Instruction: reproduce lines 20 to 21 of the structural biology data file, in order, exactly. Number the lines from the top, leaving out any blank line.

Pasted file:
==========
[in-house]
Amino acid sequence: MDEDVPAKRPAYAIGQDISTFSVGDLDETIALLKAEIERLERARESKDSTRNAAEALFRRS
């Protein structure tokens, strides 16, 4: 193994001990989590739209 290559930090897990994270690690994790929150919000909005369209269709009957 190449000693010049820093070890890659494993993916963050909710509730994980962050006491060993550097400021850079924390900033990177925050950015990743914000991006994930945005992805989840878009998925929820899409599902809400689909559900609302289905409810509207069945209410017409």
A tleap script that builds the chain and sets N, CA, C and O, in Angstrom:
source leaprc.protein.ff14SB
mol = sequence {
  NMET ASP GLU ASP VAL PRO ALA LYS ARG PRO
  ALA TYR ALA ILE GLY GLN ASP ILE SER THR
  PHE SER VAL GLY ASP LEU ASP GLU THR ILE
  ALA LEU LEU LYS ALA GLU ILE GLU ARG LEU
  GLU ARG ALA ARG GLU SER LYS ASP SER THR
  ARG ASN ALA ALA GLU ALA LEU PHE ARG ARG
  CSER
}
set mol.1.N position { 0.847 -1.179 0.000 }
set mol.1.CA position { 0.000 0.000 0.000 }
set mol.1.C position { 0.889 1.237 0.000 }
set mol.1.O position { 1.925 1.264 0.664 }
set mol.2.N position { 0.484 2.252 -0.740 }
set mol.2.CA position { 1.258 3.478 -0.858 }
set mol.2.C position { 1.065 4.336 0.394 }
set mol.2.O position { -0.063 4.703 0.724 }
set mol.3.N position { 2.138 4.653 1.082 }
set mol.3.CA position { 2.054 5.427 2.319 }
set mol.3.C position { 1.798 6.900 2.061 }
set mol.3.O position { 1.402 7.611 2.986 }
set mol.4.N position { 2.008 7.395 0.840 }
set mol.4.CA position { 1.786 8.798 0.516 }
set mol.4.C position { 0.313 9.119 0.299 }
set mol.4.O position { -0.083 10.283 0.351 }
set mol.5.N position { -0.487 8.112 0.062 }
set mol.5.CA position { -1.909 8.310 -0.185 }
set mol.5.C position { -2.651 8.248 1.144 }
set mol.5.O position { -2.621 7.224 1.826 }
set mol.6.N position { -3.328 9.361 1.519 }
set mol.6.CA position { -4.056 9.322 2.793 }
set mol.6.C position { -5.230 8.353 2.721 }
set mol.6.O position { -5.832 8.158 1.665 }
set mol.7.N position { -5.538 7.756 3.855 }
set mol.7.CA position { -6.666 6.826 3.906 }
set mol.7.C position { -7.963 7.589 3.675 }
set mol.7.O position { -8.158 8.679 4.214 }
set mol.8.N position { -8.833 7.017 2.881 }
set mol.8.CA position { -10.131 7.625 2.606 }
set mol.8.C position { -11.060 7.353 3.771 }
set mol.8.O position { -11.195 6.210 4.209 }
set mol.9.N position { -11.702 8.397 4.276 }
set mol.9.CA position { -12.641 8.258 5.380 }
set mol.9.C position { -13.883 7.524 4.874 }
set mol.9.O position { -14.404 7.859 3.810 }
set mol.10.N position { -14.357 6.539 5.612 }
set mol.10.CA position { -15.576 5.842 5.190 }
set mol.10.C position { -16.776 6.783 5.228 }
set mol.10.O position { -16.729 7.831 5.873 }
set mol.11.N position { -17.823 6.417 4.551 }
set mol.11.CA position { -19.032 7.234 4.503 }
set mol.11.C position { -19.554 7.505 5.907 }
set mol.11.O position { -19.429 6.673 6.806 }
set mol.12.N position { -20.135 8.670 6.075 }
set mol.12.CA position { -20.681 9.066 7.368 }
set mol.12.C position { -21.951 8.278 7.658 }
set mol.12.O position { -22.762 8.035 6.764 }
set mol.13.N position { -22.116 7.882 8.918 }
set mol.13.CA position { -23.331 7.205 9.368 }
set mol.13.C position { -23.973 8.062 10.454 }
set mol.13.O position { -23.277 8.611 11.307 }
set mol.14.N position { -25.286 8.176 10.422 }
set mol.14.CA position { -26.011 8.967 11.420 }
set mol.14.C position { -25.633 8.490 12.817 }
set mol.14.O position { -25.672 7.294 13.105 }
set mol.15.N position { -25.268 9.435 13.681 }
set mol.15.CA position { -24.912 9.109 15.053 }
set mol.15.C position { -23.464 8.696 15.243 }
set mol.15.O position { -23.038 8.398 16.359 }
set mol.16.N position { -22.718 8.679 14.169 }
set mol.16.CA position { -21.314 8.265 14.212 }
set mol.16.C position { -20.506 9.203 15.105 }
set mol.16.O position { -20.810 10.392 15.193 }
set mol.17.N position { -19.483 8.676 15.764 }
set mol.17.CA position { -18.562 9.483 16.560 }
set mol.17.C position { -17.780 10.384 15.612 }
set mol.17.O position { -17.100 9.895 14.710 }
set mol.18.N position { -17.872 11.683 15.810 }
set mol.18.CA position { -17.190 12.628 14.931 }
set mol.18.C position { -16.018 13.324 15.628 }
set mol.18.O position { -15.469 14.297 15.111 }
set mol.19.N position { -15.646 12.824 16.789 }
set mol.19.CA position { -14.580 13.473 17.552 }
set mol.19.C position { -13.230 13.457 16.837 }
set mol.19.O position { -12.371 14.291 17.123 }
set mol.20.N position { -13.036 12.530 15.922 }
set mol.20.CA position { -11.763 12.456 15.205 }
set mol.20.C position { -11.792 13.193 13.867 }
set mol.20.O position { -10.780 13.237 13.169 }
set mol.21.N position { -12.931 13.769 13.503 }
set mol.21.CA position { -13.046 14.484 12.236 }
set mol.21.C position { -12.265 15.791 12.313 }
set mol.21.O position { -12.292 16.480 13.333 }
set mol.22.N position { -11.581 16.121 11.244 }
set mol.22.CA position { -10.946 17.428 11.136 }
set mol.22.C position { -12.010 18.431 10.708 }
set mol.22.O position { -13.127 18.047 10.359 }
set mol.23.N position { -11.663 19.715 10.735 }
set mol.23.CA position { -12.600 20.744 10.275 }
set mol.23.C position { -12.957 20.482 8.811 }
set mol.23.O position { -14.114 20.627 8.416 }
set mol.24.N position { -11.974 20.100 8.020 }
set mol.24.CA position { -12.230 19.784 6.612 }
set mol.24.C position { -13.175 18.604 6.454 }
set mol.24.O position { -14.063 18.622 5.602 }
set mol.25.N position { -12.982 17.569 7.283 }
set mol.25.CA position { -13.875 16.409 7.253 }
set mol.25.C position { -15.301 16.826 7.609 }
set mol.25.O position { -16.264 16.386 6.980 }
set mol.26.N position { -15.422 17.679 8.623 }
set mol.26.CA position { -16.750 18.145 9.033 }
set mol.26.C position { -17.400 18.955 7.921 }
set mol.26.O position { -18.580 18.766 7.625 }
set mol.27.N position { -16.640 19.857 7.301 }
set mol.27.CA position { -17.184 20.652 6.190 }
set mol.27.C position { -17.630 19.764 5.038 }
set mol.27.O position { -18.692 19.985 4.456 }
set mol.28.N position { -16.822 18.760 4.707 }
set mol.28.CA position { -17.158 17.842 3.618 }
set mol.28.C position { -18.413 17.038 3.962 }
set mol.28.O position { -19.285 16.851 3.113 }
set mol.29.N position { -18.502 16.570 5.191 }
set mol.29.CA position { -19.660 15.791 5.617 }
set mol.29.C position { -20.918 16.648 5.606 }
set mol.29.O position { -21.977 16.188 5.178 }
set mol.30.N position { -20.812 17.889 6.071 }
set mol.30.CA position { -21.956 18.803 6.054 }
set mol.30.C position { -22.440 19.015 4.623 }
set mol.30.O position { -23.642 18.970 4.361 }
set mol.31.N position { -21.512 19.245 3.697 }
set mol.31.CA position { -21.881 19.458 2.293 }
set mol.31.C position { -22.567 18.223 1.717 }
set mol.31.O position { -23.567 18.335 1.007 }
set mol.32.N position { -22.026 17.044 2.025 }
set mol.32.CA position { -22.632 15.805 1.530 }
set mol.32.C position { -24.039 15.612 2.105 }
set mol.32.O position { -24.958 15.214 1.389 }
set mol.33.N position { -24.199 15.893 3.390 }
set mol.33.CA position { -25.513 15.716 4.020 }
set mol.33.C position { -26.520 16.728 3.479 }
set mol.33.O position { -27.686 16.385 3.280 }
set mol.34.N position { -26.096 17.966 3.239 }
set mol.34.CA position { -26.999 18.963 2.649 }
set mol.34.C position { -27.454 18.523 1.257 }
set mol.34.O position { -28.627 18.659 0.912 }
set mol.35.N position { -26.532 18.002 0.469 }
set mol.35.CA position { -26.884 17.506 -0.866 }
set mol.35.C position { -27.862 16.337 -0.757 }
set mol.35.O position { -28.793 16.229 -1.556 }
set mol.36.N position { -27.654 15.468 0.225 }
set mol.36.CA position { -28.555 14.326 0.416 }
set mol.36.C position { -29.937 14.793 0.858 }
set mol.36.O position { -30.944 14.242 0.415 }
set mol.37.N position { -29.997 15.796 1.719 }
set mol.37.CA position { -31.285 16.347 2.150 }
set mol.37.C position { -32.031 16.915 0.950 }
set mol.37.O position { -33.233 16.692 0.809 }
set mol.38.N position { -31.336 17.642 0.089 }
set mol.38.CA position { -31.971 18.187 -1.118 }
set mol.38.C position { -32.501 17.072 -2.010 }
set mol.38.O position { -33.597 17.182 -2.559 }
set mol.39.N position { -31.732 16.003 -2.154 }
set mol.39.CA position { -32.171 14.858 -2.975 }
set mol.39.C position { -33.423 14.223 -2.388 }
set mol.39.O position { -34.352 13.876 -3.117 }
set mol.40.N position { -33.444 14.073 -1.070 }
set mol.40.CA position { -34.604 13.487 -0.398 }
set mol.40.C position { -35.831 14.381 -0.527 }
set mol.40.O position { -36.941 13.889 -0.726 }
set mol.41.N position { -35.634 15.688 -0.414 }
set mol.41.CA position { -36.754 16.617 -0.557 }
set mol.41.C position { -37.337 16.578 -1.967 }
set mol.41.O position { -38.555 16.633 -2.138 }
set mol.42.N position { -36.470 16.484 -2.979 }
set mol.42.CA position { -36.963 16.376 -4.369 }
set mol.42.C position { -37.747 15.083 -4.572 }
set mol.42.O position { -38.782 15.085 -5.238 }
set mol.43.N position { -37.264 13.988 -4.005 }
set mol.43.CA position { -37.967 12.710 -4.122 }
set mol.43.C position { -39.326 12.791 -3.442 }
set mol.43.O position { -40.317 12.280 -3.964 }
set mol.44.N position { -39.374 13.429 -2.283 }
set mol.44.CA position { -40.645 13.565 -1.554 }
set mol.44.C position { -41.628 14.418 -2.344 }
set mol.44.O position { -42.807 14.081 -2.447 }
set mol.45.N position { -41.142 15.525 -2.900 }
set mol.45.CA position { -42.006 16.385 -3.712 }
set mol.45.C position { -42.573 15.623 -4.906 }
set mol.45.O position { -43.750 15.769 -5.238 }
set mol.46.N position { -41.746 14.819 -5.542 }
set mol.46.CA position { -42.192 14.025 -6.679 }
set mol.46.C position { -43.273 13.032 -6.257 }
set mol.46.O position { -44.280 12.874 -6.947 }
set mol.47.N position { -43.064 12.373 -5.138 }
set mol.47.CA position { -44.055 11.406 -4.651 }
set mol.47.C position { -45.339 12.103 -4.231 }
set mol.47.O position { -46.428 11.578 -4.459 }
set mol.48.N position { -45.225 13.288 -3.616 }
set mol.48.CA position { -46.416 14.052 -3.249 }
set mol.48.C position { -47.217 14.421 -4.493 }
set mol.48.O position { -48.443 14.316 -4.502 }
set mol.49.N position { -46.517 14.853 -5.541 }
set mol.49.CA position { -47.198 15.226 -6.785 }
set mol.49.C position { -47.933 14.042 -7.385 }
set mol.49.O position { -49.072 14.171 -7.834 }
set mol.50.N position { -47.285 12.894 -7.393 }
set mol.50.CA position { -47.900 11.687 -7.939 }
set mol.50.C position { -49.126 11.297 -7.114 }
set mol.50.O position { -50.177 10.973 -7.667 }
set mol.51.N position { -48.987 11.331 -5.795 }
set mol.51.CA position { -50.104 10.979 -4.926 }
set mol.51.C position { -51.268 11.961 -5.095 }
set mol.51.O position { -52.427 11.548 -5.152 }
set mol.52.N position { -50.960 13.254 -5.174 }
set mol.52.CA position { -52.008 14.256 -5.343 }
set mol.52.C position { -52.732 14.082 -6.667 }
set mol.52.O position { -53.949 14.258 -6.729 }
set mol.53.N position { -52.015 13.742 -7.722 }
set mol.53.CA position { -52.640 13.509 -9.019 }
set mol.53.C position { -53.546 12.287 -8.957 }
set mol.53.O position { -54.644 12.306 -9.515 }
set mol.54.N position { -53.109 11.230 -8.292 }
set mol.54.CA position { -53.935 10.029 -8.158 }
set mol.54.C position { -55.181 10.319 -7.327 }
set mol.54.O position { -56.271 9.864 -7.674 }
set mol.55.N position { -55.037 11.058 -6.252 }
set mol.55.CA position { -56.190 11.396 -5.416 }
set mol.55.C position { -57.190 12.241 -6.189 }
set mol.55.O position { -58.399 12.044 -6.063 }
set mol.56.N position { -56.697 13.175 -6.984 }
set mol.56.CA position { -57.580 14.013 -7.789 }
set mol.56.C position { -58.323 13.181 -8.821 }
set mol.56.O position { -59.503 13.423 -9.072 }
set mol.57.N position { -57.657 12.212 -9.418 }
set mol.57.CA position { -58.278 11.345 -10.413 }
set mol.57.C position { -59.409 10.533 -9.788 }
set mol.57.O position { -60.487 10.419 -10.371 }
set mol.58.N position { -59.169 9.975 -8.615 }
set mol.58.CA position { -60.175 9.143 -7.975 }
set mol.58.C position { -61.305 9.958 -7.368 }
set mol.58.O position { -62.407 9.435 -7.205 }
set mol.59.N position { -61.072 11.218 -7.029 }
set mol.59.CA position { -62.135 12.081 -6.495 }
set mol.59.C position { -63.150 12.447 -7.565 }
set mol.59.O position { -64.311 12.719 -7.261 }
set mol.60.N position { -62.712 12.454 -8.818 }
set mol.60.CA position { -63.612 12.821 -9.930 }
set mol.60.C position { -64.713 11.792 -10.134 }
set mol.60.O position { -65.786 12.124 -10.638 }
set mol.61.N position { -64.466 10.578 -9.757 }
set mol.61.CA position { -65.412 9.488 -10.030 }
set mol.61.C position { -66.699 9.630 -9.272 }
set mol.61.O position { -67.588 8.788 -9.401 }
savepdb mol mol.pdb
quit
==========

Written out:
set mol.2.CA position { 1.258 3.478 -0.858 }
set mol.2.C position { 1.065 4.336 0.394 }